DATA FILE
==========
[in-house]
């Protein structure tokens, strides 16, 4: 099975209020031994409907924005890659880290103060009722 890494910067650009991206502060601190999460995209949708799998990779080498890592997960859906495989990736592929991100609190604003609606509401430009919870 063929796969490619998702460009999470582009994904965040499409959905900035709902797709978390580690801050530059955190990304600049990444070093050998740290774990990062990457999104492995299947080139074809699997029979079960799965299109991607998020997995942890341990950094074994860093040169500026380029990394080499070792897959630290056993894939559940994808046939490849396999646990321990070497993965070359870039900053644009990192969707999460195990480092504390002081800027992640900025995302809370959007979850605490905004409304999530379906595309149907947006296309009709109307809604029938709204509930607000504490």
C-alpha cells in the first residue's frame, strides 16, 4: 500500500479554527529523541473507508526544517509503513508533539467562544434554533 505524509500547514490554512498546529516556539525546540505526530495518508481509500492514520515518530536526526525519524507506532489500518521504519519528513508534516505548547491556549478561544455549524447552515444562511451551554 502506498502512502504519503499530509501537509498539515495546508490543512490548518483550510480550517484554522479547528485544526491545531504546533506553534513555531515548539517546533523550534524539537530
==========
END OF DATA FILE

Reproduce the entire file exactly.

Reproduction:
[in-house]
């Protein structure tokens, strides 16, 4: 099975209020031994409907924005890659880290103060009722 890494910067650009991206502060601190999460995209949708799998990779080498890592997960859906495989990736592929991100609190604003609606509401430009919870 063929796969490619998702460009999470582009994904965040499409959905900035709902797709978390580690801050530059955190990304600049990444070093050998740290774990990062990457999104492995299947080139074809699997029979079960799965299109991607998020997995942890341990950094074994860093040169500026380029990394080499070792897959630290056993894939559940994808046939490849396999646990321990070497993965070359870039900053644009990192969707999460195990480092504390002081800027992640900025995302809370959007979850605490905004409304999530379906595309149907947006296309009709109307809604029938709204509930607000504490």
C-alpha cells in the first residue's frame, strides 16, 4: 500500500479554527529523541473507508526544517509503513508533539467562544434554533 505524509500547514490554512498546529516556539525546540505526530495518508481509500492514520515518530536526526525519524507506532489500518521504519519528513508534516505548547491556549478561544455549524447552515444562511451551554 502506498502512502504519503499530509501537509498539515495546508490543512490548518483550510480550517484554522479547528485544526491545531504546533506553534513555531515548539517546533523550534524539537530